Some common eye and mouth tests are Schirmer tests, staining with vital dyes, slit lamp examination, mouth examination, and salivary gland biopsy of the lip. If any of these tests become positive then additional routine blood tests, immunological tests, chest X-rays, and urinalysis are conducted to determine if other parts of the body are affected.

Sjogren's syndrome is different for every individual because different body parts are affected in every person. For example, artificial tears, salivary stimulants, and mouth lubricants can relieve dryness of the mouth or eyes. If there is extraglandular involvement the physician specialist will treat these problems. There are many medications and remedies that can be prescribed to help alleviate these problems.

A number of autoimmune conditions predispose patients to the development of lymphoma. Patients with Sjogren's syndrome develop lymphoma 44 times more than that of the population. Lymphoma is when Sjogren's syndrome develops into cancer in the minor and major salivary glands. Salivary glands become enlarged and become swollen and painful. Symptoms that occur are unexplained fever, night sweats, constant fatigue, unexplained weight loss, itchy skin, and reddened patches on the skin. These symptoms could also be a result of another infection or illness. If these symptoms occur, it is important that you consult your physician.

The dental team plays a very important role in patients with Sjogren's syndrome. It reviews every patient's medical history and performs oral cancer examinations thoroughly. Dental professionals are qualified to give information pertaining to conditions that might occur and instruct patients on how to maintain proper oral health instruction.

Signs to watch

There are many signs to watch for when suspecting Sjogren's syndrome. The dental team must look for decay, fillings that are loose, and swelling of the parotid gland. Immunological mechanisms have been suspected to have an important impact on periodontal disease. The immune dysfunction associated with Sjogren's may affect the body's defense against the microorganisms related to periodontal disease. Studies have shown patients with both Sjogren's and periodontal disease present a higher total number of microorganisms.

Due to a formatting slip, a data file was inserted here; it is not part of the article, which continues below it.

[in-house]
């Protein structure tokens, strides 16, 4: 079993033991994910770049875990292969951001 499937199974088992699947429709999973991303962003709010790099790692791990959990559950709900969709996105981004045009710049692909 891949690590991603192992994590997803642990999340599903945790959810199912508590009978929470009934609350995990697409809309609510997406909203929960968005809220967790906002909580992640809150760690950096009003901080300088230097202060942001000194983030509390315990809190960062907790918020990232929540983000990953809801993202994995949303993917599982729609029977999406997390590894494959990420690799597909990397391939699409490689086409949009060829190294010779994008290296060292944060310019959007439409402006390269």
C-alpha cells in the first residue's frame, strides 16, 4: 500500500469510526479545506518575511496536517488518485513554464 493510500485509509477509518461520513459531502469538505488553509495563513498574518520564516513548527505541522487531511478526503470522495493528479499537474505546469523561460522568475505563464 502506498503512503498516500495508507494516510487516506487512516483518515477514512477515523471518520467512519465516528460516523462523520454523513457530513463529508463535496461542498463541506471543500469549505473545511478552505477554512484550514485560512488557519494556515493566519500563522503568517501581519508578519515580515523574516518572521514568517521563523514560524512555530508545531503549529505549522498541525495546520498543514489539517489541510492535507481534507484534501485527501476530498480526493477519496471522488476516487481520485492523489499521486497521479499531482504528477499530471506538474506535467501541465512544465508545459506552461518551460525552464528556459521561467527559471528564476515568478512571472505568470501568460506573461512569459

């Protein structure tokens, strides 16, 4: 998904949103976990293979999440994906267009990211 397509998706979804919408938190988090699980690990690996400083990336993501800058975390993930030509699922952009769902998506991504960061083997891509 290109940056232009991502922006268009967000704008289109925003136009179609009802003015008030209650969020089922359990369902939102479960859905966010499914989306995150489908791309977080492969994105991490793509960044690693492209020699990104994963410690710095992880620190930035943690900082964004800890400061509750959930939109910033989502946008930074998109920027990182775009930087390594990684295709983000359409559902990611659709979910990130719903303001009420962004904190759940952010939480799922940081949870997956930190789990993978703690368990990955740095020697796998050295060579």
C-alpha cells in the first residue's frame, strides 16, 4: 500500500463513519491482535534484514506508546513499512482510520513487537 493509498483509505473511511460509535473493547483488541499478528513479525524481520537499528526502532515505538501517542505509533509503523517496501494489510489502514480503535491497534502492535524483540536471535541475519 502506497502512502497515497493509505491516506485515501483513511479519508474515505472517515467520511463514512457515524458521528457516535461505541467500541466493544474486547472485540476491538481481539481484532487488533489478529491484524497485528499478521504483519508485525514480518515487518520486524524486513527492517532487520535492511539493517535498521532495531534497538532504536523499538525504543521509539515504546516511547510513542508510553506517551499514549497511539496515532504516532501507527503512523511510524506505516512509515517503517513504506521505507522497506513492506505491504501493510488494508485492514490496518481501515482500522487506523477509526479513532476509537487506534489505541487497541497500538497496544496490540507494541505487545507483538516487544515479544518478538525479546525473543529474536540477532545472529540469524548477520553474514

Although there is no cure for Sjogren's syndrome there are ways to treat it. A very important symptom to treat is xerostomia. Good oral hygiene is the key to the treatment of this disease along with using special toothpastes to decrease bacterial infection, special non-alcohol mouth rinse and topical fluoride.

The discomfort of the dry mouth causes many patients to drink large amounts of high sugar beverages. Patients should be advised to use sugar-free hard candy and gum to help relieve discomfort. A home remedy rinse that the patient can make also has shown to be useful. Mixing essence of lemon and citric acid in glycerin has provided relief for many hours. It is important to observe for changes in the parotid gland and periodontal tissues and to treat any significant finding quickly.

Research on Sjogren's syndrome is ongoing, as scientists learn more about how the genes are involved and which environmental factors trigger this disease. Gene therapy studies involve molecules that are inserted into the salivary glands that will help control inflammation and prevent destruction. Other studies are being performed that might help immune and hormonal systems work in people who suffer from these conditions. Many drugs are being studied that will help in salivary stimulation for eyes and mouth.

Many support groups help individuals cope with the problems associated with Sjogren's syndrome. This is the first step that should be taken for patients as well as their caregivers. Understanding Sjogren's syndrome can help reduce stress and can make individuals involved a little more comfortable in helping to treat this condition.

People who are diagnosed with Sjogren's syndrome experience an array of the following symptoms:

• Dry mouth
• Dry eyes
• Difficulty with chewing, swallowing, or talking
• A sore or cracked tongue
• Dry or burning throat
• Change in the sense of taste or smell
• Dental cavities
• Fatigue
• Low-grade fever
• Enlarged parotid glands (located behind the jaw in front of the ears)
• Joint pain
• Oral yeast infections
• Nosebleeds
• Bruising
• Skin rashes or dry skin
• Vaginal dryness
• Shortness of breath


• National Institute of Arthritis and Musculoskeletal and Skin Disease

• Mayo Clinic

• The Sjogren's Syndrome Foundation

Donna Herrera, RDH, BS, and Laura Thompson, RDH, BS, are recent graduates of the University of New Mexico, Division of Dental Hygiene, where they wrote the above article as part of their degree completion program.